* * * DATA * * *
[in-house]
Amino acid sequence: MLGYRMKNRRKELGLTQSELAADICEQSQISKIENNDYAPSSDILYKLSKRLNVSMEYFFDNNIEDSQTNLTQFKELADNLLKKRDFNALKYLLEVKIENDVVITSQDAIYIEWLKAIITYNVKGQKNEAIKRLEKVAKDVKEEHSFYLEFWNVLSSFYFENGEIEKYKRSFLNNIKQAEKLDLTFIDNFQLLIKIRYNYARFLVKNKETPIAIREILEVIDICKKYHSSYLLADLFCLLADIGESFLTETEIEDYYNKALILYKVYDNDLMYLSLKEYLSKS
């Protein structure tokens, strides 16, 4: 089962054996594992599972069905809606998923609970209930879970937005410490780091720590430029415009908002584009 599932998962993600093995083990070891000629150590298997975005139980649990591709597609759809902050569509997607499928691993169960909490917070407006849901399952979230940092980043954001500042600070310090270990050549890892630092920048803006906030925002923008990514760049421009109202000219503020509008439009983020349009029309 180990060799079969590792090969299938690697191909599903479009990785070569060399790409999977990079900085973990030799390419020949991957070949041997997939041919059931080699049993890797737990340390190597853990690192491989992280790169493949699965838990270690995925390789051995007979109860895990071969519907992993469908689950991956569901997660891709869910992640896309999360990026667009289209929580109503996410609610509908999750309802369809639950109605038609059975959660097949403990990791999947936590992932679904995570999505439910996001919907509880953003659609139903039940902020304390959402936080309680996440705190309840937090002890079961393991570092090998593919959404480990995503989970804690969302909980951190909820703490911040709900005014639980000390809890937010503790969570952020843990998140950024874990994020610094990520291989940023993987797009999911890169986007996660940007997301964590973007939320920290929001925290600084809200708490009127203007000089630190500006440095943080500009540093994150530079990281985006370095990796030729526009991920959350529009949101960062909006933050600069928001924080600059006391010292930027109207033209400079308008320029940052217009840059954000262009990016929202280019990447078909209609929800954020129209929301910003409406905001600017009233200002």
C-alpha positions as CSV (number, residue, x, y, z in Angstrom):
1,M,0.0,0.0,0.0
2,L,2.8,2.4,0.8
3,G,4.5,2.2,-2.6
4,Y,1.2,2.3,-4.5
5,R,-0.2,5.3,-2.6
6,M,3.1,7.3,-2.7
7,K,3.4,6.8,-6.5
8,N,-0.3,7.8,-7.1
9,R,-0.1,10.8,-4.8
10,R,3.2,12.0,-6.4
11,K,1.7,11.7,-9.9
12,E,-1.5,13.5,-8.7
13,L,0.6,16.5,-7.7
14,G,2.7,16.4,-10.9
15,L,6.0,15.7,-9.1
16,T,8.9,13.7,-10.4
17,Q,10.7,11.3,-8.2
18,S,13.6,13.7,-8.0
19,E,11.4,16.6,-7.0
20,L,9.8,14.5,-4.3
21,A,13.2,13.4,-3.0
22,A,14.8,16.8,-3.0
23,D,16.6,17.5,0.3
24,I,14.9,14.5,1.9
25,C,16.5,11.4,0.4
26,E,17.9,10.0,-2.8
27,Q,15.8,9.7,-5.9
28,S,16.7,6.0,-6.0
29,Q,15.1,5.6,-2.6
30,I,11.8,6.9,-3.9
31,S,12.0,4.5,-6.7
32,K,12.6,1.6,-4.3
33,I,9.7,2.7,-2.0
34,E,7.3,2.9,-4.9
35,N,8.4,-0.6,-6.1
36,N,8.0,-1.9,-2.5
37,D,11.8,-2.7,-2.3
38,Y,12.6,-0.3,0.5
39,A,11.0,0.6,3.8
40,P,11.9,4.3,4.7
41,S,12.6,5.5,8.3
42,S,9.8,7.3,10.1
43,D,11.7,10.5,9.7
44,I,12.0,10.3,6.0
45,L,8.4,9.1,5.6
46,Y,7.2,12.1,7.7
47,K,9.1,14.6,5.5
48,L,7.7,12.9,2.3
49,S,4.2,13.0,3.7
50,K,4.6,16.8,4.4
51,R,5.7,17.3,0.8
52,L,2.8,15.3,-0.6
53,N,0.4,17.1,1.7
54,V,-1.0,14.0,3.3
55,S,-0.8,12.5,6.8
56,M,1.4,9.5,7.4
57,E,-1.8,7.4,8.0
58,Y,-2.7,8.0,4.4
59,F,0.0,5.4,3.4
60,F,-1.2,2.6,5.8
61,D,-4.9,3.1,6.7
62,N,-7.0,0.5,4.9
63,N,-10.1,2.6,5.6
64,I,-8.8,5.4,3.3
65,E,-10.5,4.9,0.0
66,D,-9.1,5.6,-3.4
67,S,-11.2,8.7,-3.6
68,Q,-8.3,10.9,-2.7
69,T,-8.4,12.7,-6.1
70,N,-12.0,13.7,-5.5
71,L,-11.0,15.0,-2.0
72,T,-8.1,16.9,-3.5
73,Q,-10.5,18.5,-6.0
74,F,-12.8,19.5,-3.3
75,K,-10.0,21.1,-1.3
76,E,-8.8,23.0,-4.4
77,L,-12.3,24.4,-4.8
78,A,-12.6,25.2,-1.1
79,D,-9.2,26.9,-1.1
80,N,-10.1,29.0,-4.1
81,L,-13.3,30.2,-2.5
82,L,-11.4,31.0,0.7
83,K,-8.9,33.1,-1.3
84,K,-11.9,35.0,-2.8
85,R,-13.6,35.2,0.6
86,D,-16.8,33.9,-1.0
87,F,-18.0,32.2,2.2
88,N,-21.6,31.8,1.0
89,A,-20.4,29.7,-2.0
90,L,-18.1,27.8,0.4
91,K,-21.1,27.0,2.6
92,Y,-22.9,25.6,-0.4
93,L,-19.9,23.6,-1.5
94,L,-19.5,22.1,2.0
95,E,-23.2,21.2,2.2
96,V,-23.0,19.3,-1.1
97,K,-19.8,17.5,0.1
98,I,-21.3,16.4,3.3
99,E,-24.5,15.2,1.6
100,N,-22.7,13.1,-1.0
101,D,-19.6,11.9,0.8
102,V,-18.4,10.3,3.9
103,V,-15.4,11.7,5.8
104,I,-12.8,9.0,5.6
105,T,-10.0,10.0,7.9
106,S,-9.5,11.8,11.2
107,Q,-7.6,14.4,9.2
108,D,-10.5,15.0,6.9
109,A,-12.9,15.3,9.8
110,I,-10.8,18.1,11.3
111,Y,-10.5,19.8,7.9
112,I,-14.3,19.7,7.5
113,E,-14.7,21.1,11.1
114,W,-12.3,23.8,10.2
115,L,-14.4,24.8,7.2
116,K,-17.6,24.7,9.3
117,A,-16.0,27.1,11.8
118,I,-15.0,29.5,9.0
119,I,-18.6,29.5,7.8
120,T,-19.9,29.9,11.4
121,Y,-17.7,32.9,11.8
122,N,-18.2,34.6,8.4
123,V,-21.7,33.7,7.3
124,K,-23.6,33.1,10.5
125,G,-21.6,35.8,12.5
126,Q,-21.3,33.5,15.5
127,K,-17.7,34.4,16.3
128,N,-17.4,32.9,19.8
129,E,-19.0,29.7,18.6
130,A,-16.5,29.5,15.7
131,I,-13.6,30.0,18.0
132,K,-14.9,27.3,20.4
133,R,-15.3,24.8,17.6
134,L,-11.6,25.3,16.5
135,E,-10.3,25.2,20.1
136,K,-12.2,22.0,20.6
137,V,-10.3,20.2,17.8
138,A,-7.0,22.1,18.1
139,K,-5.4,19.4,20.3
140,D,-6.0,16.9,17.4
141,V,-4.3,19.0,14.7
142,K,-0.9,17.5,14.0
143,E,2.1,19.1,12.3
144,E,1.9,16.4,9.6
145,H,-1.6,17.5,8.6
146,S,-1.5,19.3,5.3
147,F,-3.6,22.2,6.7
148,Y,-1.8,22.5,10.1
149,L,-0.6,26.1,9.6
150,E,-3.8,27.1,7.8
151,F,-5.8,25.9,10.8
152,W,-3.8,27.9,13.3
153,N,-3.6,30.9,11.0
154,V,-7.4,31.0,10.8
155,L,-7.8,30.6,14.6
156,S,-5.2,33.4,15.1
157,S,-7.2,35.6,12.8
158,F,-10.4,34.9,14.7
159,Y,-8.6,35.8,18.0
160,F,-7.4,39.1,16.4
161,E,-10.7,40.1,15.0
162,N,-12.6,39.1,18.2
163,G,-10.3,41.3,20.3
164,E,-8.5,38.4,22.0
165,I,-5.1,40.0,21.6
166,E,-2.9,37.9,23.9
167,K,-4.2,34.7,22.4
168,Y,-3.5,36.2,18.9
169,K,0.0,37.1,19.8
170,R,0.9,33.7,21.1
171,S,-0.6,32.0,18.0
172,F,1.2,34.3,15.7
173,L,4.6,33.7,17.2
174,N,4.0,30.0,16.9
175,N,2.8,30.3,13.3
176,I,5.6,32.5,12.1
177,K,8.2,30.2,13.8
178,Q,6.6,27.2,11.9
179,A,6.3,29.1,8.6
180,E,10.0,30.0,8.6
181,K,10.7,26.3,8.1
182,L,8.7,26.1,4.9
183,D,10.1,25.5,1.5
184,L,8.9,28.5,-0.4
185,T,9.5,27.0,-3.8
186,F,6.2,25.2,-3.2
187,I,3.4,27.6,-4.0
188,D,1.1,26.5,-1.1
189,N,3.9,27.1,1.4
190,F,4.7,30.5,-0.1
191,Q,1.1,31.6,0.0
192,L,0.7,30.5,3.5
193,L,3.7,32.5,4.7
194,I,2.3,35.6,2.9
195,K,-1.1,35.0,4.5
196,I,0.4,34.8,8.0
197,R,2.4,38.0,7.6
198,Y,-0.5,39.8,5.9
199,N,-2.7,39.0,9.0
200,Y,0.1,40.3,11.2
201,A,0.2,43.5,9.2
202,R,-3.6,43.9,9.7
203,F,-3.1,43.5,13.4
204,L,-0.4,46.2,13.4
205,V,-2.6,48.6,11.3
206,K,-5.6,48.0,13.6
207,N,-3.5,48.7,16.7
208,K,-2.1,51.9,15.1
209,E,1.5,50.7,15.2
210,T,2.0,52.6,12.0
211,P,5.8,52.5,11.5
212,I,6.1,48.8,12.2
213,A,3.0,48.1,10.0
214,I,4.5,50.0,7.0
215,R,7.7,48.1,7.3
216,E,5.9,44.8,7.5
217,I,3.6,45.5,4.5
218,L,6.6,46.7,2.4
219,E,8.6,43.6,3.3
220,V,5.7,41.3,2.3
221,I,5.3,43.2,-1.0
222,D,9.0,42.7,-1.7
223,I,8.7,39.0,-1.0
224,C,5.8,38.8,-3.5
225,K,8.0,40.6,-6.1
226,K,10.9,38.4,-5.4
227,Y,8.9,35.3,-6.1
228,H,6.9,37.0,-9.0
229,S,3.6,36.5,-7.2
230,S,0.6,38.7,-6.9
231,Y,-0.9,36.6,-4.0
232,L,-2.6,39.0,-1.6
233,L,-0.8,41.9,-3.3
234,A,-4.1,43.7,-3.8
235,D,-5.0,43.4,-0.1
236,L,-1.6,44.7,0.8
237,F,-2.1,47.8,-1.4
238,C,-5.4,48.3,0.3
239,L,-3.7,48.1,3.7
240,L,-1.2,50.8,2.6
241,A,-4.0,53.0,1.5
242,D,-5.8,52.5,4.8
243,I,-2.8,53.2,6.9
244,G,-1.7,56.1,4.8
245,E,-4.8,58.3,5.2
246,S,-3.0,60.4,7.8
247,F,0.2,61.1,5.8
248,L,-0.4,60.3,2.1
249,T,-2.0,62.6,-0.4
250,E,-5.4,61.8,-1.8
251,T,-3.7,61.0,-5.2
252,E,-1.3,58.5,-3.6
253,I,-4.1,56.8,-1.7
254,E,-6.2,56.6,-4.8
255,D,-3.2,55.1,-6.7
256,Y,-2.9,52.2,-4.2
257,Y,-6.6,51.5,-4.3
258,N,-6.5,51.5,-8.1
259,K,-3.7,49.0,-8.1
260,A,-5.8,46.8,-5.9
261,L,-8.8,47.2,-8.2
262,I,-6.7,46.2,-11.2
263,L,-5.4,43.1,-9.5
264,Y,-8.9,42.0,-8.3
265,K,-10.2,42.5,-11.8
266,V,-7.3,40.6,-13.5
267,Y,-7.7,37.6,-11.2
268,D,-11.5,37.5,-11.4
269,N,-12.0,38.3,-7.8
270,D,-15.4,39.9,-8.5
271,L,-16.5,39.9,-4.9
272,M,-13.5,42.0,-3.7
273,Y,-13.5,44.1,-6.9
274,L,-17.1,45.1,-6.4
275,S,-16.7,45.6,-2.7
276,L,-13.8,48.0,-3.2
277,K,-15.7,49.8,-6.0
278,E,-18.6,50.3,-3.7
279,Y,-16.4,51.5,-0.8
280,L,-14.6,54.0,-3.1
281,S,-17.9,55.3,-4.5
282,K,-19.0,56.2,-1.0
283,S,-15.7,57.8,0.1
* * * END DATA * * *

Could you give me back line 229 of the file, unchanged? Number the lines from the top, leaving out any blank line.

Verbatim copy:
225,K,8.0,40.6,-6.1